One of Wim Botha’s key artworks is a set of four linocut prints that mimics a classic Pierneef painting in format, media and style, but reads in sequence as a scene devastated in the darkest humour. A typical umbrella-branched tree, elegantly lonely in a black-and-white landscape, is torn to smithereens in Blastwave (2005). These are illustrations of revolution, art turned upside down. The four prints with an ambience of the patriotic — the stately turned to comic — characterise the constant theme that runs through the 44-year-old Botha’s oeuvre. His work is an unremitting engagement with the imagery and themes of art history, anchored and explored from within his identity and cultural background, grounded in contemporary art processes, and driven by what seems like compulsion to empower spaces and ignite the imagination of his audiences. The result is a riveting interplay between the aesthetic traditions of Western art, the signs and markers of past Afrikaans culture, and astoundin...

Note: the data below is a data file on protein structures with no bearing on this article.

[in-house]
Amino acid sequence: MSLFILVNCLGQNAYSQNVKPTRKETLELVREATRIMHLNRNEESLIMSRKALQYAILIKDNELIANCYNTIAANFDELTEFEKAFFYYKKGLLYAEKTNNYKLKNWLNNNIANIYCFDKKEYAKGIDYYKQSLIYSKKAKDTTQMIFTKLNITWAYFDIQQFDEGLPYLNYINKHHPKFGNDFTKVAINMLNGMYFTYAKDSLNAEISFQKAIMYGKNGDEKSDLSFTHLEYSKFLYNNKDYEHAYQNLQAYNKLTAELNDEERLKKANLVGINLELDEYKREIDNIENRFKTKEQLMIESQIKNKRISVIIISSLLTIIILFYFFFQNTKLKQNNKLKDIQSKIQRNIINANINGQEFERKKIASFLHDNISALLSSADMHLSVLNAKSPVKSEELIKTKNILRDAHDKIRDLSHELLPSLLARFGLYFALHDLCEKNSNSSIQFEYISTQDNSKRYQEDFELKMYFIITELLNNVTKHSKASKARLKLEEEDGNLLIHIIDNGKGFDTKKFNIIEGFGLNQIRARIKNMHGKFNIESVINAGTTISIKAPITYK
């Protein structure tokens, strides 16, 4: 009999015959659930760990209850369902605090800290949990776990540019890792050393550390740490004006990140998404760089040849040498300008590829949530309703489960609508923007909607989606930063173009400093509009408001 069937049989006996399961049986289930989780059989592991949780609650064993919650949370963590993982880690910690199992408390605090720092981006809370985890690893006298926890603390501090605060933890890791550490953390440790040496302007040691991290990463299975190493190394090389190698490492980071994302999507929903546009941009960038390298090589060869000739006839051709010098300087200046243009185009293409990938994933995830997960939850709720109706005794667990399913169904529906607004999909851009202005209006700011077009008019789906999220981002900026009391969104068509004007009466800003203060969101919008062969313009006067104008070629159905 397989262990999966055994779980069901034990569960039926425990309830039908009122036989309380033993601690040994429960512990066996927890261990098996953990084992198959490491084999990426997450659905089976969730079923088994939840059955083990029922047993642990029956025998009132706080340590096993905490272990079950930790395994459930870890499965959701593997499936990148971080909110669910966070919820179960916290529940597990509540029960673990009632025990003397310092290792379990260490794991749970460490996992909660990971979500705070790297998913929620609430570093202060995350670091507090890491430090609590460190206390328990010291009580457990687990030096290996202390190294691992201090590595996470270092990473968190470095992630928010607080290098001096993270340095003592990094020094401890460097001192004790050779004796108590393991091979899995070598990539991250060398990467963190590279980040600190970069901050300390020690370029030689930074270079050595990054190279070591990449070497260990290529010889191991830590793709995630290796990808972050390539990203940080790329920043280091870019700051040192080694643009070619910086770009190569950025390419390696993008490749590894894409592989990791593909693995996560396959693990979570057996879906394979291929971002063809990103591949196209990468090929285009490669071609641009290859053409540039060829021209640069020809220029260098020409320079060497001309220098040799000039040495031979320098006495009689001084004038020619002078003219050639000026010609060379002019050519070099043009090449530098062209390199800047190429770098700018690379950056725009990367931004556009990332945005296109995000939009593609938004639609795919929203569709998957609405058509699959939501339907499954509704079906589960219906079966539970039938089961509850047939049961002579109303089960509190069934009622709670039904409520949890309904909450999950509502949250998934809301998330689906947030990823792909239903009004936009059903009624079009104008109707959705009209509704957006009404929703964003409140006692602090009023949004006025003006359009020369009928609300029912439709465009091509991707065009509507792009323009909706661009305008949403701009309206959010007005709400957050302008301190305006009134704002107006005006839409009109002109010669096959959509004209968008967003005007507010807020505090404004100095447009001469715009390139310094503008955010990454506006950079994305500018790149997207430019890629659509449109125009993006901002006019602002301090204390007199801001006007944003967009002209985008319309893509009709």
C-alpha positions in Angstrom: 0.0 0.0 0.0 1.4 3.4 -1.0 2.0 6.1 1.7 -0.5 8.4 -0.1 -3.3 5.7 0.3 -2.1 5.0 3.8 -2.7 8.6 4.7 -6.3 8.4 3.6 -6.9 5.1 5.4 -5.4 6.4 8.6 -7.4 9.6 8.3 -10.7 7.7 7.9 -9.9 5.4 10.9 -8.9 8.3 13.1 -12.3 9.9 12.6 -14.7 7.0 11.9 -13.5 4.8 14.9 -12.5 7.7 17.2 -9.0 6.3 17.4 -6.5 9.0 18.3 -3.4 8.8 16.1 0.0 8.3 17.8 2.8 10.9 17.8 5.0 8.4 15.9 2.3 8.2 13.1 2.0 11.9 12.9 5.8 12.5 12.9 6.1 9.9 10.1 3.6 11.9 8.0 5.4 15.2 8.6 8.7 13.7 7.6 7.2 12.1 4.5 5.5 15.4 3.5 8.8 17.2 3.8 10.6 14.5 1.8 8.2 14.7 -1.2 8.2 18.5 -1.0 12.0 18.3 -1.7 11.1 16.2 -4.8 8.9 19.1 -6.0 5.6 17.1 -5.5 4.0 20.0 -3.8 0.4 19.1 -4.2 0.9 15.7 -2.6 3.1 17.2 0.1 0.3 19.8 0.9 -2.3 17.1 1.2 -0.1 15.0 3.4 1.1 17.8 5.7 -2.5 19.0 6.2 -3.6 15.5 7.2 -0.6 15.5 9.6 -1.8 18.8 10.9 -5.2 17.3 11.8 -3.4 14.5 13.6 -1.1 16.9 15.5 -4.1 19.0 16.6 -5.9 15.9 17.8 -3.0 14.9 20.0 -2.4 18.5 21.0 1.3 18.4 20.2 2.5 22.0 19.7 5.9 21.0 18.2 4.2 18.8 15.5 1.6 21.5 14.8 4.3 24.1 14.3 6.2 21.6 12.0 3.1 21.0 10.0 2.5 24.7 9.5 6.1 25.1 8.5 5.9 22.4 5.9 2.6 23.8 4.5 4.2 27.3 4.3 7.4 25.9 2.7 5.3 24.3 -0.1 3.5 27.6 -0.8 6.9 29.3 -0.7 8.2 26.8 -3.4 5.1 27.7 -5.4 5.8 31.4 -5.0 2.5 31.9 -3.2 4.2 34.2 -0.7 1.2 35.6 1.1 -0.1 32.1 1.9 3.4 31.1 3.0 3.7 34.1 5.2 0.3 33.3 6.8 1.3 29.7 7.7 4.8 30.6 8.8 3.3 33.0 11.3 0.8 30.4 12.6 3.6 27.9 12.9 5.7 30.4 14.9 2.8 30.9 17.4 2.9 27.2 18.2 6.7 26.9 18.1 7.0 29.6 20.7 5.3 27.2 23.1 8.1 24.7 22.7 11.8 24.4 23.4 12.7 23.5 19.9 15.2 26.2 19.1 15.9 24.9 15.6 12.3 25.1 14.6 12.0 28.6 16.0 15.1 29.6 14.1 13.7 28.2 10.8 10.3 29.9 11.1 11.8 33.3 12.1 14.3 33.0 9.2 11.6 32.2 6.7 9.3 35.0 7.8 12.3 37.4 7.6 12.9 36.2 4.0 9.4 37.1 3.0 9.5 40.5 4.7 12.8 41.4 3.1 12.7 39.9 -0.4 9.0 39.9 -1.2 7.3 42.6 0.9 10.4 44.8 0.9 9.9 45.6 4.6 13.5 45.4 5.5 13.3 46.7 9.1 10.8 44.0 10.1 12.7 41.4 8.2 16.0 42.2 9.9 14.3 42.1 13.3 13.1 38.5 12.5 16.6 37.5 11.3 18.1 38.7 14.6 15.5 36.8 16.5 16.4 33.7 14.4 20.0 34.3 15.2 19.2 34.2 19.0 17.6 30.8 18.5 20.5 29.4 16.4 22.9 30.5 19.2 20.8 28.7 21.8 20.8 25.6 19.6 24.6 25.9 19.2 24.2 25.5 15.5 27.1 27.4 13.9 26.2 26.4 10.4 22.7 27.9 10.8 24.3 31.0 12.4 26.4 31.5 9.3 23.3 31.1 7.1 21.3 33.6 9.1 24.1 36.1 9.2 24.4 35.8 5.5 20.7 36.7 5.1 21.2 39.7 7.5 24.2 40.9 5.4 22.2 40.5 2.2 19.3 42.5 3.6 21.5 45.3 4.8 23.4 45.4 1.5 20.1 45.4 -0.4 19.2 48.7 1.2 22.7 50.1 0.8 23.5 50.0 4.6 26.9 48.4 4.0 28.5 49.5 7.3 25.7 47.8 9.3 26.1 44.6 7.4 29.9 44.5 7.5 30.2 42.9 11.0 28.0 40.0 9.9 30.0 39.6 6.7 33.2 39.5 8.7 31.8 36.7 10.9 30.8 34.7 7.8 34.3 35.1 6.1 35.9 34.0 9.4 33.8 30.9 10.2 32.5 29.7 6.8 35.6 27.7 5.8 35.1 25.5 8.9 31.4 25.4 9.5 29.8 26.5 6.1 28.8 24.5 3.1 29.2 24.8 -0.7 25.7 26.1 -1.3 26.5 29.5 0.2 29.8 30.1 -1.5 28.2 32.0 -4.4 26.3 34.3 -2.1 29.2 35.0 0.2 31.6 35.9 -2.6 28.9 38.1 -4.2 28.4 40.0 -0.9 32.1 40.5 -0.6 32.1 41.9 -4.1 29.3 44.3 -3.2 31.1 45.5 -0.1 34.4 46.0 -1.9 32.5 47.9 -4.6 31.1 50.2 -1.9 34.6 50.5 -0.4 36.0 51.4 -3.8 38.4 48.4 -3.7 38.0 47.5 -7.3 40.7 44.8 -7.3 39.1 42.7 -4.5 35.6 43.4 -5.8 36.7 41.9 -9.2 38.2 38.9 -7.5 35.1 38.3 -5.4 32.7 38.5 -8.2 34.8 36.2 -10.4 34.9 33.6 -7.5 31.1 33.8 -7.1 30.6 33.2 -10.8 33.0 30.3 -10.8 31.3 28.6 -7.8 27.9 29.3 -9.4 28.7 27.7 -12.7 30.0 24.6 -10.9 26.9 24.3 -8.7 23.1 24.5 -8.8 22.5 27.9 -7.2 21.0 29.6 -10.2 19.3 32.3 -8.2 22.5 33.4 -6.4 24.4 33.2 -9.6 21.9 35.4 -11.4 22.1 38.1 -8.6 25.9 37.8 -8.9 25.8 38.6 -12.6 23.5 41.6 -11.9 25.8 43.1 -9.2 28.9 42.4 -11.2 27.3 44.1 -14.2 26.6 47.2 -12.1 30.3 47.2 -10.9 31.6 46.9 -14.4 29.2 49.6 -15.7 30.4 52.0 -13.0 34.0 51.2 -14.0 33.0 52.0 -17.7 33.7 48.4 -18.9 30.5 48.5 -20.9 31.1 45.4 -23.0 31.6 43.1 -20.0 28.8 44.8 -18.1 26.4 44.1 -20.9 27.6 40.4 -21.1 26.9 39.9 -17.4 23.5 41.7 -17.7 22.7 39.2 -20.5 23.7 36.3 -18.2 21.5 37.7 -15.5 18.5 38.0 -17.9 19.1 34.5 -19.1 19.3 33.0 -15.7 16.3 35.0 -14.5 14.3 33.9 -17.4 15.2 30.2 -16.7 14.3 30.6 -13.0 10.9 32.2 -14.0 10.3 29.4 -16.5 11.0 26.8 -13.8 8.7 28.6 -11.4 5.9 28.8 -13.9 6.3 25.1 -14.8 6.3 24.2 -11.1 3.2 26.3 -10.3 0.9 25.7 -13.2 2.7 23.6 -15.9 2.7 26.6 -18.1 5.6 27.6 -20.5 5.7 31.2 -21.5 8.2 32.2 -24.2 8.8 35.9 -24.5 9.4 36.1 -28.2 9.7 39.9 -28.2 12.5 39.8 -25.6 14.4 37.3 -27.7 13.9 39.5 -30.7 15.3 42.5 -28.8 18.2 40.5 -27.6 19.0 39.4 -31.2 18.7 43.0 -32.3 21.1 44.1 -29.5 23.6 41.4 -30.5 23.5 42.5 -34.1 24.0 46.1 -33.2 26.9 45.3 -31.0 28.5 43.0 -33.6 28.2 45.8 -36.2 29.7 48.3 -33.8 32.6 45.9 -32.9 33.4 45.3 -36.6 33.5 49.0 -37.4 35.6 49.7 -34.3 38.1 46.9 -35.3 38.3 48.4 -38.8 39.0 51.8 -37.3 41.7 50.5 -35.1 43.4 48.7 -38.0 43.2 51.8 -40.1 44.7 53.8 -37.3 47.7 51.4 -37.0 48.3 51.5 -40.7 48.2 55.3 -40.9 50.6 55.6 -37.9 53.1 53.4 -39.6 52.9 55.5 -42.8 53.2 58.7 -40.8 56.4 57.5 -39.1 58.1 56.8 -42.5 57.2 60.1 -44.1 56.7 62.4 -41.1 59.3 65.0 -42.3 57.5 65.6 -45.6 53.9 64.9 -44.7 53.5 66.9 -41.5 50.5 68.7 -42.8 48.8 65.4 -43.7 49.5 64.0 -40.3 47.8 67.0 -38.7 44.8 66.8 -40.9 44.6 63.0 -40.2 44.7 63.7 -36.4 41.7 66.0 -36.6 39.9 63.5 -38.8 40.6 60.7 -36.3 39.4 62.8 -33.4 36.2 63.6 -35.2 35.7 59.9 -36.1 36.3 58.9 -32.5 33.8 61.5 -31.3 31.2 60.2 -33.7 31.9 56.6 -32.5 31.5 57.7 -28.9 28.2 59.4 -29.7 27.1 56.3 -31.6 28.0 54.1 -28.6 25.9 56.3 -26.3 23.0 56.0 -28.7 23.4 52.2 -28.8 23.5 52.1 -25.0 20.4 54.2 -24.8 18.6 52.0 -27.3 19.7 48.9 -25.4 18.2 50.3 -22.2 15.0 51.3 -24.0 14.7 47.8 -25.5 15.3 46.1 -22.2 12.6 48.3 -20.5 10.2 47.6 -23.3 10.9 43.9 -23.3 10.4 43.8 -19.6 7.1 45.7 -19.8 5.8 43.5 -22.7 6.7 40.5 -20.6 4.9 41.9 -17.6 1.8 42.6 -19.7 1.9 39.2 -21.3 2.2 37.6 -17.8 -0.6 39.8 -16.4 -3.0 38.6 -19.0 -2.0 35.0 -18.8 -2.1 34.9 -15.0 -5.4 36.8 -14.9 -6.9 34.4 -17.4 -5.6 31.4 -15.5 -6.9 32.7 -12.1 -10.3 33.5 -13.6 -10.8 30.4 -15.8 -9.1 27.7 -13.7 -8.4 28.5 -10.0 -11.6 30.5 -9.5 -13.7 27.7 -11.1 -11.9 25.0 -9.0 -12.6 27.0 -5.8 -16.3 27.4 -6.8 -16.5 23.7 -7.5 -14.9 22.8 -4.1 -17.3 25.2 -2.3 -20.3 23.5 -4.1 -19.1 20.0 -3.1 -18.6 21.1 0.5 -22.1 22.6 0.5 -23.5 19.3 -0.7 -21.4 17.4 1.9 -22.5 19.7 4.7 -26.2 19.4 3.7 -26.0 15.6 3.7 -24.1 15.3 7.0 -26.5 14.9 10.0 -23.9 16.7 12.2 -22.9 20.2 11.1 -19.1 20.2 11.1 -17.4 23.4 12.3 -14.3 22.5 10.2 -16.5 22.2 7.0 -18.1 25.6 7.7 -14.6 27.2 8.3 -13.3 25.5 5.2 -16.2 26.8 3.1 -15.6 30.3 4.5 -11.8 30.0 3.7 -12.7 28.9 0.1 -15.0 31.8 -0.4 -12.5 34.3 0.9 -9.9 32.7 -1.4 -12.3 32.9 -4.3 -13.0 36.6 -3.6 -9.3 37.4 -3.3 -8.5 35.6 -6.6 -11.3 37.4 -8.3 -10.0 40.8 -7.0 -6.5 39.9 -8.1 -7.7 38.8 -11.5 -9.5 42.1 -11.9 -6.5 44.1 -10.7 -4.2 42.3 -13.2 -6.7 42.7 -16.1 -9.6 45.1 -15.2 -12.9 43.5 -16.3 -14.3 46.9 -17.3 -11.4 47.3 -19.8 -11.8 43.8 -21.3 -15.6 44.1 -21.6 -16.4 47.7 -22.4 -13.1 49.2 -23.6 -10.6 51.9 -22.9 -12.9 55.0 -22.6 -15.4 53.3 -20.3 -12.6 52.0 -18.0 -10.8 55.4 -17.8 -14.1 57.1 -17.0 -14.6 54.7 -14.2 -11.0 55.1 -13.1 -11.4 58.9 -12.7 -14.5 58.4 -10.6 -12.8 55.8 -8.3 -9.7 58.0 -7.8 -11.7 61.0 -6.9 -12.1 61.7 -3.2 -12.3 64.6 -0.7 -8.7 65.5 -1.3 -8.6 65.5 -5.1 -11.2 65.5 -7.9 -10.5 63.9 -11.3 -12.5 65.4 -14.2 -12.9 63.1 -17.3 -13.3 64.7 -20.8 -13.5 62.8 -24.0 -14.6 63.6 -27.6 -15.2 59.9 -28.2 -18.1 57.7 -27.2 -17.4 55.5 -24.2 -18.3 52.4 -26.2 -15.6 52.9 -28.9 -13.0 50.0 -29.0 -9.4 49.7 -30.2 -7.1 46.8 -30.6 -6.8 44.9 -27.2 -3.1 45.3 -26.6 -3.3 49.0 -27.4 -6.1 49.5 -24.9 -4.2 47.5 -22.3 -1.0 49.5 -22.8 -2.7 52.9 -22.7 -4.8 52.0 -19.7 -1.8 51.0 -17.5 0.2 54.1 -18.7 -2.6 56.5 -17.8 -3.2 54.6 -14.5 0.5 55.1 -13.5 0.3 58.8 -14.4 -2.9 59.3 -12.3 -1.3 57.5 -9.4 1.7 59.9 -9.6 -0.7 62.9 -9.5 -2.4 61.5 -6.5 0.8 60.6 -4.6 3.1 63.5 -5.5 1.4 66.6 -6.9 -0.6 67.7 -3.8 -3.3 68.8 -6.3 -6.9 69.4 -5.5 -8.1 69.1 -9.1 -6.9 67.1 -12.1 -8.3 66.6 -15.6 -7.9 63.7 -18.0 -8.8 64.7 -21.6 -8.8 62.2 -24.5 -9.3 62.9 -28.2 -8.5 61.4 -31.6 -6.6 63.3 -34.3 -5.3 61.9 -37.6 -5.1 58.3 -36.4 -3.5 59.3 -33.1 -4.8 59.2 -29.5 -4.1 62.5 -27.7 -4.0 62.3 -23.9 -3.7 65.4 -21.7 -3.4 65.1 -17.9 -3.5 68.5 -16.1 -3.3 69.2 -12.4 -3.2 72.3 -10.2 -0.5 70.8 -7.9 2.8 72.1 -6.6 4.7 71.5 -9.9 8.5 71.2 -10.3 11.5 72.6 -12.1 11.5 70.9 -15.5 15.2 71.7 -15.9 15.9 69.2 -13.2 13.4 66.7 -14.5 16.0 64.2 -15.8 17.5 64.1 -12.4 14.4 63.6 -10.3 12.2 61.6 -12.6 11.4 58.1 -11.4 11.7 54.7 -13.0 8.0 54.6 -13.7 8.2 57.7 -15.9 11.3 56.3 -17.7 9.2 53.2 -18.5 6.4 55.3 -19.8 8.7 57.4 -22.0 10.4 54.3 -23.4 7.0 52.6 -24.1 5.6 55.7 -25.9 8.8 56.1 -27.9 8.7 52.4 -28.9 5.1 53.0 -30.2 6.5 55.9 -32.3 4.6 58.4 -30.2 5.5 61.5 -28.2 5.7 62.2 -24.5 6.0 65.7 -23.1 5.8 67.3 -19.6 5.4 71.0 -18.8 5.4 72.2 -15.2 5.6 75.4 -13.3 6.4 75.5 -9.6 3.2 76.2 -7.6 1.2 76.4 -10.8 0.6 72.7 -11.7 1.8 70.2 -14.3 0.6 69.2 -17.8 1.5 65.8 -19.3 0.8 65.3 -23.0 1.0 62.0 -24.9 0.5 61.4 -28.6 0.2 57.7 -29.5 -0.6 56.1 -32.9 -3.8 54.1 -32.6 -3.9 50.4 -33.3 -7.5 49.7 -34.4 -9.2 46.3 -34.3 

BL Premium

This article is reserved for our subscribers.

A subscription helps you enjoy the best of our business content every day along with benefits such as exclusive Financial Times articles, ProfileData financial data, and digital access to the Sunday Times and Sunday Times Daily.

Already subscribed? Simply sign in below.

Questions or problems? Email or call 0860 52 52 00. Got a subscription voucher? Redeem it now